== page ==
* * *
Look at other dictionaries:
Eocene epoch — noun from 58 million to 40 million years ago; presence of modern mammals • Syn: ↑Eocene • Instance Hypernyms: ↑epoch • Part Holonyms: ↑Tertiary, ↑Tertiary period … Useful english dictionary
Eocene — [ē′ō sēn΄, ē′əsēn΄] adj. [ EO + CENE] [sometimes e ] designating or of the second geologic epoch of the Paleogene, characterized by a warm climate and the development of mammals designating or of the second geologic epoch of the Paleogene,… … English World dictionary
Eocene — System Series Stage Age (Ma) Neogene Miocene Aquitanian younger Paleogene Oligocene … Wikipedia
epoch — /ep euhk/ or, esp. Brit., /ee pok/, n. 1. a particular period of time marked by distinctive features, events, etc.: The treaty ushered in an epoch of peace and good will. 2. the beginning of a distinctive period in the history of anything: The… … Universalium
Eocene Series — second of five main divisions (in ascending order) in the Tertiary System, representing all those rocks on a global basis that were deposited during the Eocene Epoch (57.8–36.6 million years ago). It designates a subdivision proposed in… … Universalium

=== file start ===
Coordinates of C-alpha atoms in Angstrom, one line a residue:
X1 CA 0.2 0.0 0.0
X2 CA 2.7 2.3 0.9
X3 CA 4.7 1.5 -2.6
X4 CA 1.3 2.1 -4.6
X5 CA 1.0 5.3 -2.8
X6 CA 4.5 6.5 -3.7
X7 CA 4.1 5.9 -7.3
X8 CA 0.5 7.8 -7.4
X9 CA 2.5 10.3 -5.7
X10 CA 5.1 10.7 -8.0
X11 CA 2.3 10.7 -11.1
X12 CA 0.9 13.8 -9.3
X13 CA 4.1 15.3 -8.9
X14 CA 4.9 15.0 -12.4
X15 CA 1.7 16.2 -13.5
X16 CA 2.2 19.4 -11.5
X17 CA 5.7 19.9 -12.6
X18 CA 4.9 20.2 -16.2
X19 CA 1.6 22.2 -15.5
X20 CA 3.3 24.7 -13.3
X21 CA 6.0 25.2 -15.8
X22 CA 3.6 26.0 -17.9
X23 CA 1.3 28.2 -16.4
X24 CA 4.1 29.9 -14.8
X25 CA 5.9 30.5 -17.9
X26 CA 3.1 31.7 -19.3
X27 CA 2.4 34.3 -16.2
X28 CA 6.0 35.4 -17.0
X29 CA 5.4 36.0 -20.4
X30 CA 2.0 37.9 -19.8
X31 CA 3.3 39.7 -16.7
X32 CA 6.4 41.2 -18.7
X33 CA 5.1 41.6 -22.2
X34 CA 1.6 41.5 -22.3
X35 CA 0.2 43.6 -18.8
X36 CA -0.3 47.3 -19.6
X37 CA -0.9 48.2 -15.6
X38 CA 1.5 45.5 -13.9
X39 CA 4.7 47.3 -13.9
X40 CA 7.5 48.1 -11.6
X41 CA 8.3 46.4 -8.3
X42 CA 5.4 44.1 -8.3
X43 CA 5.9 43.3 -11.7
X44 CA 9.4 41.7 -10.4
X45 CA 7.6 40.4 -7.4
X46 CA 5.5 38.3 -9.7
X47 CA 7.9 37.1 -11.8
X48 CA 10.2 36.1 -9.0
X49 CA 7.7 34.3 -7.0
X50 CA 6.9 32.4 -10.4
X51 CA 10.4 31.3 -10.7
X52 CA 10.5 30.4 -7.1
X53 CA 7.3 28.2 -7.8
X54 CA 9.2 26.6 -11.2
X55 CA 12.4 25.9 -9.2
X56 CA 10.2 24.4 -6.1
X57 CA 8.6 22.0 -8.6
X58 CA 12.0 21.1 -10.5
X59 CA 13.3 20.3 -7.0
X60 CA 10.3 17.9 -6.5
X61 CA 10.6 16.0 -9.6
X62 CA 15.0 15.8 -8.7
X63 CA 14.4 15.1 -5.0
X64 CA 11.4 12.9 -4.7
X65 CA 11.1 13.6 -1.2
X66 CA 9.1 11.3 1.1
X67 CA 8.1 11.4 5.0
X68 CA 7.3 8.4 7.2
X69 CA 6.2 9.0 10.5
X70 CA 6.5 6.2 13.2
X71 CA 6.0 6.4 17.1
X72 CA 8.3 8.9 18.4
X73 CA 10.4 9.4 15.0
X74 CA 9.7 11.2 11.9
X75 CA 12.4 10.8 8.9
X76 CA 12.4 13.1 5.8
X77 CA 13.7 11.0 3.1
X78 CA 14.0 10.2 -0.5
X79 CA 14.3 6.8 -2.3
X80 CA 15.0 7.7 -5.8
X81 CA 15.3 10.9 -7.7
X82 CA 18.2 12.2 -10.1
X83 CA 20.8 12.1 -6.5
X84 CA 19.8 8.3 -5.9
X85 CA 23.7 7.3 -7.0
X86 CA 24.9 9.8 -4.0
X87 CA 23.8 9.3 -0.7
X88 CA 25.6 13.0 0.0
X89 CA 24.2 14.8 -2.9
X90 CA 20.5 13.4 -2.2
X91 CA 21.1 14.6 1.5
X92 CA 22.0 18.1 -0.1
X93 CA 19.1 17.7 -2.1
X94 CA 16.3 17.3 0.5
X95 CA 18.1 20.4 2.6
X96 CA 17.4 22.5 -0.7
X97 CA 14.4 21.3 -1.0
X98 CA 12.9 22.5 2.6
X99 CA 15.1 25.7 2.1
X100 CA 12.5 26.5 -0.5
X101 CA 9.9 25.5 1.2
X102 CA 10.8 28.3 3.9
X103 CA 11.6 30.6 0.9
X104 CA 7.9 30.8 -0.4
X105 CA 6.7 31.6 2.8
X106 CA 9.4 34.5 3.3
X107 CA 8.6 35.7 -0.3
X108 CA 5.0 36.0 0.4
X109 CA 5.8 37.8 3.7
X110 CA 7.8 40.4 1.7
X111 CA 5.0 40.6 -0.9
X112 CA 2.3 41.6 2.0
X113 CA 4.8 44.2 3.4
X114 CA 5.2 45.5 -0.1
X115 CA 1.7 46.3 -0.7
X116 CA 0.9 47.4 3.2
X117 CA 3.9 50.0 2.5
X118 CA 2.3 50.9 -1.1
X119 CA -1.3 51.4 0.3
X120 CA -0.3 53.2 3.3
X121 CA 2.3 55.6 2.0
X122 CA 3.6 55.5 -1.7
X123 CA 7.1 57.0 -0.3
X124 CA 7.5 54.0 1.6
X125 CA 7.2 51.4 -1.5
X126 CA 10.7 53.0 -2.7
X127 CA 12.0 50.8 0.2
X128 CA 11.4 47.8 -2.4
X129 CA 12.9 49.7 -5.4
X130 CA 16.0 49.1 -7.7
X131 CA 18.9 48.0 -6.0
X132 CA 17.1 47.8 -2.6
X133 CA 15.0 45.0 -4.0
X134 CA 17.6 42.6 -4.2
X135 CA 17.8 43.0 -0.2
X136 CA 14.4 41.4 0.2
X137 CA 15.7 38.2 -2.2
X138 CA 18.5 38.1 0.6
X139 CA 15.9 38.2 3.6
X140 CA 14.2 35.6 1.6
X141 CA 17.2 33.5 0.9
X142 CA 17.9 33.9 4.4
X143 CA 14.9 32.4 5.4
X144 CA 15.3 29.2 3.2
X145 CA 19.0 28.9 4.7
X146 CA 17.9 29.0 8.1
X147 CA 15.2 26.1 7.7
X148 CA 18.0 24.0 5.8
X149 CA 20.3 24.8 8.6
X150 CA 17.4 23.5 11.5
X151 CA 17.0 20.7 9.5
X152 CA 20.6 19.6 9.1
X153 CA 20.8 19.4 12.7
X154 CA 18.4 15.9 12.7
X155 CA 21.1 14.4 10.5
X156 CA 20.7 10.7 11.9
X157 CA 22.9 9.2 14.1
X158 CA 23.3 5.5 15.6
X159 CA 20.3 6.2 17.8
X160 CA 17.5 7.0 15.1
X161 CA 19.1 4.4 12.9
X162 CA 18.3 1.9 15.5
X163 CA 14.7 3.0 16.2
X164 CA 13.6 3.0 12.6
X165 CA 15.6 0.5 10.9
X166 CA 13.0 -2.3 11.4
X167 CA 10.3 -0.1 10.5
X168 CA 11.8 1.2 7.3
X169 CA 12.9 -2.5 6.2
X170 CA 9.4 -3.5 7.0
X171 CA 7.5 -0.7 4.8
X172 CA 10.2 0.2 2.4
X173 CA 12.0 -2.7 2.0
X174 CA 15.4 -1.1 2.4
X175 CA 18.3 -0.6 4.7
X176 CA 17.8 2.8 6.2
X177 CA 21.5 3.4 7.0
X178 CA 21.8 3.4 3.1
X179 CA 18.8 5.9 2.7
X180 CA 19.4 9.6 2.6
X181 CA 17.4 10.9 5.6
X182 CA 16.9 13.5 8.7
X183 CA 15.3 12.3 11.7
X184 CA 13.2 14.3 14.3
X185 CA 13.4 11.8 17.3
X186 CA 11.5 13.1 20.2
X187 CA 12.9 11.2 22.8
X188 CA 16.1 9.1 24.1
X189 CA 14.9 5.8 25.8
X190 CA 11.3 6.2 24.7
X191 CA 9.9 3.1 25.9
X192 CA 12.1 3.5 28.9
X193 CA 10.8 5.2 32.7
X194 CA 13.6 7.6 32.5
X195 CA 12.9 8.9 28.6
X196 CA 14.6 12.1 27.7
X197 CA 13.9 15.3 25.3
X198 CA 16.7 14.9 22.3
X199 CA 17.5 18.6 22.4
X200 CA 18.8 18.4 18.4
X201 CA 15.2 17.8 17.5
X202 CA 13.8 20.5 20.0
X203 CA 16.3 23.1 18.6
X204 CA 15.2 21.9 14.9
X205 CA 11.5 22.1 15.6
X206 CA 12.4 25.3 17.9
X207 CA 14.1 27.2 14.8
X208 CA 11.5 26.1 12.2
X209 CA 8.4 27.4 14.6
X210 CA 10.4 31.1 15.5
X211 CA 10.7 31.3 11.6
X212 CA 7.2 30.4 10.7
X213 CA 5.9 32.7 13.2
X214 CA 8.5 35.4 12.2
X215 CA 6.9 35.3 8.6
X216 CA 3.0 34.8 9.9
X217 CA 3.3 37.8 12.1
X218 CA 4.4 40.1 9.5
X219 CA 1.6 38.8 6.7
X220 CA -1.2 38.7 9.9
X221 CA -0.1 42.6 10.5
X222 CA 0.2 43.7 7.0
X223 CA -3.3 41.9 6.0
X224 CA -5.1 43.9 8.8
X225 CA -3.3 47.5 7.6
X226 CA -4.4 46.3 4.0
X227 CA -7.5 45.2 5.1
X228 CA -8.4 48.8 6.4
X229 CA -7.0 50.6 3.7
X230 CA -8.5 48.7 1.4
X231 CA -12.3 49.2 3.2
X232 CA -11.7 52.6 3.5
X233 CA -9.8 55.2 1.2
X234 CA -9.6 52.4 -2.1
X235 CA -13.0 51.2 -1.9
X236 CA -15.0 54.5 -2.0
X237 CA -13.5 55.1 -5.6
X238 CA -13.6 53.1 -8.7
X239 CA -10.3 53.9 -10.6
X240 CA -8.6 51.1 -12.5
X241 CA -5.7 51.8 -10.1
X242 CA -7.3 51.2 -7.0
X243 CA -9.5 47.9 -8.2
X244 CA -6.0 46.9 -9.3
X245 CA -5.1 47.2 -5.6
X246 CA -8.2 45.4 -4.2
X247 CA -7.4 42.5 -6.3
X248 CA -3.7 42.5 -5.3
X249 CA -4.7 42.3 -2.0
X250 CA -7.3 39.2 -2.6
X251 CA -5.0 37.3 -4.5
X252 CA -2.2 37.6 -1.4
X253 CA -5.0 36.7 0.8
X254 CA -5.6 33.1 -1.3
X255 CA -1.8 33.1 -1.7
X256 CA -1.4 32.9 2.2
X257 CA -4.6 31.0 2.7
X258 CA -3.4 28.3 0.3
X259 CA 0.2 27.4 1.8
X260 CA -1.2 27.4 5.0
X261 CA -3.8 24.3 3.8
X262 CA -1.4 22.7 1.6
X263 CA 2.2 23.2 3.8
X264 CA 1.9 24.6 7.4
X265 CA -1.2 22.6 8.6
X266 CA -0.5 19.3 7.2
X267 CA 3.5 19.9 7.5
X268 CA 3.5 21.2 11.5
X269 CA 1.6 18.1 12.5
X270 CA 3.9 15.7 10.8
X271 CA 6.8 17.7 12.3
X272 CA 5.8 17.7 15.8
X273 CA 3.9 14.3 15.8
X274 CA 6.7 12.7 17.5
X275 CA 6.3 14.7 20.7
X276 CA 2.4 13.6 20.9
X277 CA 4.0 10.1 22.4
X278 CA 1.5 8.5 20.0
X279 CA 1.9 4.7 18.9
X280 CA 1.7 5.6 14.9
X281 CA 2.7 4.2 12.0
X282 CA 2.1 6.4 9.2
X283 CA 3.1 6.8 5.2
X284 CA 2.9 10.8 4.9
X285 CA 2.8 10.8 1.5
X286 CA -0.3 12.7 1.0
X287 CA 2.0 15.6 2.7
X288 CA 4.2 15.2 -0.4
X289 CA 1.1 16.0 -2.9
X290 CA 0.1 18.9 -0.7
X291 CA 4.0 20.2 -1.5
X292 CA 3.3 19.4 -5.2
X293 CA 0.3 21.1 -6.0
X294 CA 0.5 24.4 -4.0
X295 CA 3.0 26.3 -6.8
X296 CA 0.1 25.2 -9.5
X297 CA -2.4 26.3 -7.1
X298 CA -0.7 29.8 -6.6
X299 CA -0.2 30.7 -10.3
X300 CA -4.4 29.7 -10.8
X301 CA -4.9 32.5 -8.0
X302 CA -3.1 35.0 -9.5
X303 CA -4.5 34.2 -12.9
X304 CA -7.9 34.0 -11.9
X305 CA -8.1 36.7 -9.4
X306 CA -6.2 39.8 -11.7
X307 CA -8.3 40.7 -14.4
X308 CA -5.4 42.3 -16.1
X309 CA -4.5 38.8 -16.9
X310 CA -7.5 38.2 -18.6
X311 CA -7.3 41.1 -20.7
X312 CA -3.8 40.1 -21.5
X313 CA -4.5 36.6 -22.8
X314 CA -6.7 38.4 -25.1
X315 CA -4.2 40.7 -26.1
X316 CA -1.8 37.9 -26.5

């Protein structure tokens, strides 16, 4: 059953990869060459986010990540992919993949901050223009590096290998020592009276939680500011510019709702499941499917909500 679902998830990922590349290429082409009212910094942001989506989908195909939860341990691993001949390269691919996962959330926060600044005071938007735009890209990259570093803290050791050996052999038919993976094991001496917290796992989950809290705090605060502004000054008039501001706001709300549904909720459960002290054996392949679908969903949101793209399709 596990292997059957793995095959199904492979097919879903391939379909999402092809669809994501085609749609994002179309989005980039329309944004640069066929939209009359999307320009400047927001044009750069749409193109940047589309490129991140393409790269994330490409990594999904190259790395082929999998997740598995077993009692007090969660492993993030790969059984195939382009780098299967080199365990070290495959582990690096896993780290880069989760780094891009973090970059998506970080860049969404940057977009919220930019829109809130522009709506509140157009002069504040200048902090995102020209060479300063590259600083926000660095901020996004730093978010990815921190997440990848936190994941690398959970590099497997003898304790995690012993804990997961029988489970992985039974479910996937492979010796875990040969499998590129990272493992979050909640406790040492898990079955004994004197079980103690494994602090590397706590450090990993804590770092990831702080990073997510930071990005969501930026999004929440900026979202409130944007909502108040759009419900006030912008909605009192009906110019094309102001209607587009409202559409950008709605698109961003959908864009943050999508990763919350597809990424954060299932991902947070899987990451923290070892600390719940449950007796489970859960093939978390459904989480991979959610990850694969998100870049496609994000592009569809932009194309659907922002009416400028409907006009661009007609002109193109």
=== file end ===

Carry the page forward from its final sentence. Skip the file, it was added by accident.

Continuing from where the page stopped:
Eocene — /ee euh seen /, Geol. adj. 1. noting or pertaining to an epoch of the Tertiary Period, occurring from 55 to 40 million years ago and characterized by the advent of the modern mammalian orders. See table under geologic time. n. 2. the Eocene Epoch … Universalium
Eocene — 1. adjective of a geologic epoch within the Paleogene period from about 56 to 34 million years ago 2. noun the Eocene epoch … Wiktionary
Eocene — E•o•cene [[t]ˈi əˌsin[/t]] adj. 1) gel noting or pertaining to an epoch of the Tertiary Period, occurring from 55 million to 40 million years ago, characterized by the advent of the modern mammalian orders 2) gel the Eocene Epoch or Series •… … From formal English to slang
Eocene — eÂ·oÂ·cene || iËÉ™ÊŠsiËn n. second division of the Cenozoic era (Geology) adj. (Geology) pertaining to the Eocene Epoch, pertaining to the second division of the Cenozoic era … English contemporary dictionary
Eocene — second epoch of the Tertiary Period, coined in English 1831, from EO (Cf. eo ) + Gk. kainos new (see RECENT (Cf. recent)); along with MIOCENE (Cf. Miocene) and PLIOCENE (Cf. Pliocene), by the Rev. William Whewell (1794 1866), English polymath … Etymology dictionary